Opening Space Research: Dreams, Technology, and Scientific Discovery
Opening Space Research: Dreams, Technology, and Scientific Discovery is George Ludwig's account of the early development of space-based electromagnetic physics, with a focus on the first U.S.
space launches and the discovery of the Van Allen radiation belts. Narrated by the person who developed many of the instruments
for the early Explorer spacecraft during the 1950s and participated directly in the scientific research, it draws heavily
upon the author's voluminous collection of laboratory notes and other papers, upon the Van Allen archive, and upon a wide
array of other sources. This book presents very detailed discussions of historic events in a highly readable (semitechnical),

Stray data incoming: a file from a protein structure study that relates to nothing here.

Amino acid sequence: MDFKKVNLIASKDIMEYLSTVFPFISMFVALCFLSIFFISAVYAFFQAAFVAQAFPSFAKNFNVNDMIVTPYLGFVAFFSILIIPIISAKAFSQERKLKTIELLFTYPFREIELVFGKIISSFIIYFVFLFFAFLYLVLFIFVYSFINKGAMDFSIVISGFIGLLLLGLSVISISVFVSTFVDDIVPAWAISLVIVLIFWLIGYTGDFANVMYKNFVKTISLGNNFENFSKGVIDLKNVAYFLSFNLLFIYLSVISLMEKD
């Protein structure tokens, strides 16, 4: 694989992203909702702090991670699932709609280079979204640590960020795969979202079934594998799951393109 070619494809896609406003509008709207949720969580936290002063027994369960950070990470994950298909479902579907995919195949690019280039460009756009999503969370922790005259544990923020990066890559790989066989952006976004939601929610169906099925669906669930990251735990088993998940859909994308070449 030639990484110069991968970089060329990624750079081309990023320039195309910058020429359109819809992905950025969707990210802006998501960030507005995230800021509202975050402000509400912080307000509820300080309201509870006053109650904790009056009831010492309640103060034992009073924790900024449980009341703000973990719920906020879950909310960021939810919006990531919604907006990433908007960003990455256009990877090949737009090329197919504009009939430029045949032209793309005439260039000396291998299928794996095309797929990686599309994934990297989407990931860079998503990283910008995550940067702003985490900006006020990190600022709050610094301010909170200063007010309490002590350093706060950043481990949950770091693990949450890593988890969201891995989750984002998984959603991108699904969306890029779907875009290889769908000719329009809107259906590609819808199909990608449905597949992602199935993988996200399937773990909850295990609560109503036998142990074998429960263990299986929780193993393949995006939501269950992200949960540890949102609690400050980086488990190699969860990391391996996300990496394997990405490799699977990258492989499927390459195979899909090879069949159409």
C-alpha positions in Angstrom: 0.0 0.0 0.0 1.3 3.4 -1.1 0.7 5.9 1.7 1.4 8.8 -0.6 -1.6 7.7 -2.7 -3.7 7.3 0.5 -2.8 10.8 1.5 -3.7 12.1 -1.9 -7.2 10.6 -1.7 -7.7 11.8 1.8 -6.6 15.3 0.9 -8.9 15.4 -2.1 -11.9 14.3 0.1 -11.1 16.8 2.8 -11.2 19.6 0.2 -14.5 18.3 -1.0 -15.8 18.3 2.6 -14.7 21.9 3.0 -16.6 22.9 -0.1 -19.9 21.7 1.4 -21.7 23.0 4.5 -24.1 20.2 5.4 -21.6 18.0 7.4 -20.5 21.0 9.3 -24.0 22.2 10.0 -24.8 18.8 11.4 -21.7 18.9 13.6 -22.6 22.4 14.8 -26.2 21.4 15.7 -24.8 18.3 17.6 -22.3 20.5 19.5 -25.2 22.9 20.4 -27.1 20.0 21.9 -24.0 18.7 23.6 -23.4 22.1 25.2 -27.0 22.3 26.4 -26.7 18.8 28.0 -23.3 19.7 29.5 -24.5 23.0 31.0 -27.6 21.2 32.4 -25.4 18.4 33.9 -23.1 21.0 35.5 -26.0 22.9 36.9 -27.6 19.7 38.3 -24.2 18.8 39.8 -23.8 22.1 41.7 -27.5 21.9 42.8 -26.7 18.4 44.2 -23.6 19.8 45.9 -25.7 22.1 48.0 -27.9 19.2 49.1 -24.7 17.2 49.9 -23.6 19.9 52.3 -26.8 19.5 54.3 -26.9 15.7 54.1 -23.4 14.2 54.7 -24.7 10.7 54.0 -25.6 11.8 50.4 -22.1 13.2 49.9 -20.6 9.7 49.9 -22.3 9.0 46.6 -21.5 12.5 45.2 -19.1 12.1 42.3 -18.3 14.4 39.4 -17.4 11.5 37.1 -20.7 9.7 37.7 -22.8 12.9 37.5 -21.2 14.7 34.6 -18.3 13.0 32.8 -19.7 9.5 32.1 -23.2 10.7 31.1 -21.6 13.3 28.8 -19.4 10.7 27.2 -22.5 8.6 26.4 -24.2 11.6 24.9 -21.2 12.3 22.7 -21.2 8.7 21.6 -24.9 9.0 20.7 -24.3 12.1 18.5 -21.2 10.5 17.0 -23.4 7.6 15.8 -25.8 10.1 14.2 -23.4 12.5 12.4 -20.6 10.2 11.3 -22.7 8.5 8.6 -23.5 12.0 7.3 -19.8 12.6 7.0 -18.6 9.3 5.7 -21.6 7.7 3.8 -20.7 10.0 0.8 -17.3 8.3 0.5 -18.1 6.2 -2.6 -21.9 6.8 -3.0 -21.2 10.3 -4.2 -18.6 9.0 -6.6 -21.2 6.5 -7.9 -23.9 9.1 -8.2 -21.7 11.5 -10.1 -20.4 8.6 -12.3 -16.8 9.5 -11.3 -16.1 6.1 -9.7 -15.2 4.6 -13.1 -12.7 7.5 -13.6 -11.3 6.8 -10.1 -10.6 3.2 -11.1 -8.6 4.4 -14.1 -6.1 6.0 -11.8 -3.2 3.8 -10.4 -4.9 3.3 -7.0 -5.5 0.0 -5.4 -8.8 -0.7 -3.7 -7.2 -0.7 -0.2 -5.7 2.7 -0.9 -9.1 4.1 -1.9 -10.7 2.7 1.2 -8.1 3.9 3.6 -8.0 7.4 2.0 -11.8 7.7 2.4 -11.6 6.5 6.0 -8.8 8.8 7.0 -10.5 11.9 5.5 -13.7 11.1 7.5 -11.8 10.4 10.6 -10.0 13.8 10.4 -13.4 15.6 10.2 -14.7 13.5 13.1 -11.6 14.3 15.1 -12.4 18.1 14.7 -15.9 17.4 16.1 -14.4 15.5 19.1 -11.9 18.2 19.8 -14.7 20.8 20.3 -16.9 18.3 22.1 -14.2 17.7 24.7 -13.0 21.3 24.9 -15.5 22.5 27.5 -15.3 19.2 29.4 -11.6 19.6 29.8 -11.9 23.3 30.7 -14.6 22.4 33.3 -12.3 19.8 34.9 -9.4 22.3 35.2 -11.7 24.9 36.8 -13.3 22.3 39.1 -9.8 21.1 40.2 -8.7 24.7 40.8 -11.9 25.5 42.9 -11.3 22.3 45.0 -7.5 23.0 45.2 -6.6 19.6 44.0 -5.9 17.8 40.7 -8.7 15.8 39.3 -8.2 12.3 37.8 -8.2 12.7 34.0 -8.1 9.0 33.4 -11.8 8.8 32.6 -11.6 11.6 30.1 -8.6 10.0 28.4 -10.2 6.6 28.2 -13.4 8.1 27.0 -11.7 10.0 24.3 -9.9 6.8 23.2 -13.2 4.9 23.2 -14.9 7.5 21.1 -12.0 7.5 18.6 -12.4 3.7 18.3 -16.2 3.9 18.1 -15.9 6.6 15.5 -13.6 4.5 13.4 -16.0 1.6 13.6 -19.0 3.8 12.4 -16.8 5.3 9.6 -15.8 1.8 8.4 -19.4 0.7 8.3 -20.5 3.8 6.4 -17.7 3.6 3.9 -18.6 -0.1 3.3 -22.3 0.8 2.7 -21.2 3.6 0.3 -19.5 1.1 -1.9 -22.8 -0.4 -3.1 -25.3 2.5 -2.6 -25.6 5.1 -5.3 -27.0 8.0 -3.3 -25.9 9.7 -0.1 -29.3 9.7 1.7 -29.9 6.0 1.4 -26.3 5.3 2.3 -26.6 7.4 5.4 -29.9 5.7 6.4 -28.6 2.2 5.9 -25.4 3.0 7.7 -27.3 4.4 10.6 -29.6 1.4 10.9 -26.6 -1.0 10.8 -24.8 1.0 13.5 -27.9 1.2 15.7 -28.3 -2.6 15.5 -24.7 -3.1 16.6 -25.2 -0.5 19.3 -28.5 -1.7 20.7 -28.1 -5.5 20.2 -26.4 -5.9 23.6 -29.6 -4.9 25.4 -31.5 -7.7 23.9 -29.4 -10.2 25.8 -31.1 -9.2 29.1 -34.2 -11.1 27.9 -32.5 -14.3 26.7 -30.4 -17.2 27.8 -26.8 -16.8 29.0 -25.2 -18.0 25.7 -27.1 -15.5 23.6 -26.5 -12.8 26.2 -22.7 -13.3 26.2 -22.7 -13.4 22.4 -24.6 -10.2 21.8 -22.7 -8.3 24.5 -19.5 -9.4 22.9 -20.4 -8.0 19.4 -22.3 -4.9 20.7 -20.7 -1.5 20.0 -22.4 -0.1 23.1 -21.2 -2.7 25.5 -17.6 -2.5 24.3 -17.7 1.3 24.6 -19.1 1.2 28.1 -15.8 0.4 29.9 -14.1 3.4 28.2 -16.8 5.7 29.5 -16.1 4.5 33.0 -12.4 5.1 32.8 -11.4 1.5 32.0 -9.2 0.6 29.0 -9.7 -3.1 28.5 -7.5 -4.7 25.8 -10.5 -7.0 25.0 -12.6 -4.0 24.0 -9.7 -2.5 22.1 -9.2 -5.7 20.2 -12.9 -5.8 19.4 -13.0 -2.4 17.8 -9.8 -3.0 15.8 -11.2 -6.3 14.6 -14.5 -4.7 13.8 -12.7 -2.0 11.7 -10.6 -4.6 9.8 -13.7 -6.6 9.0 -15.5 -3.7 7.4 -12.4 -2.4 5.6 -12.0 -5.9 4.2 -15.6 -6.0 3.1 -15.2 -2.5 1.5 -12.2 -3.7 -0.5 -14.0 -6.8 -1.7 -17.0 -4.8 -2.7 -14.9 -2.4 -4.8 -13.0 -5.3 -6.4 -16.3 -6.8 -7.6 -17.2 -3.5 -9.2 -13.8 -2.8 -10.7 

first-person form. More than that, though, Opening Space Research brings to the forefront the entire team of scientists who made these accomplishments possible, providing an extensive index
of names to enhance and complete the historical record. Authoritative and unique, this book will be of interest to space scientists,
science historians, and anyone interested in space history and the first U.S. space launches.
Citation: Ludwig, G. H. (2011), Opening Space Research: Dreams, Technology, and Scientific Discovery, 478 pp., AGU, Washington, D. C., doi:10.1029/062SP.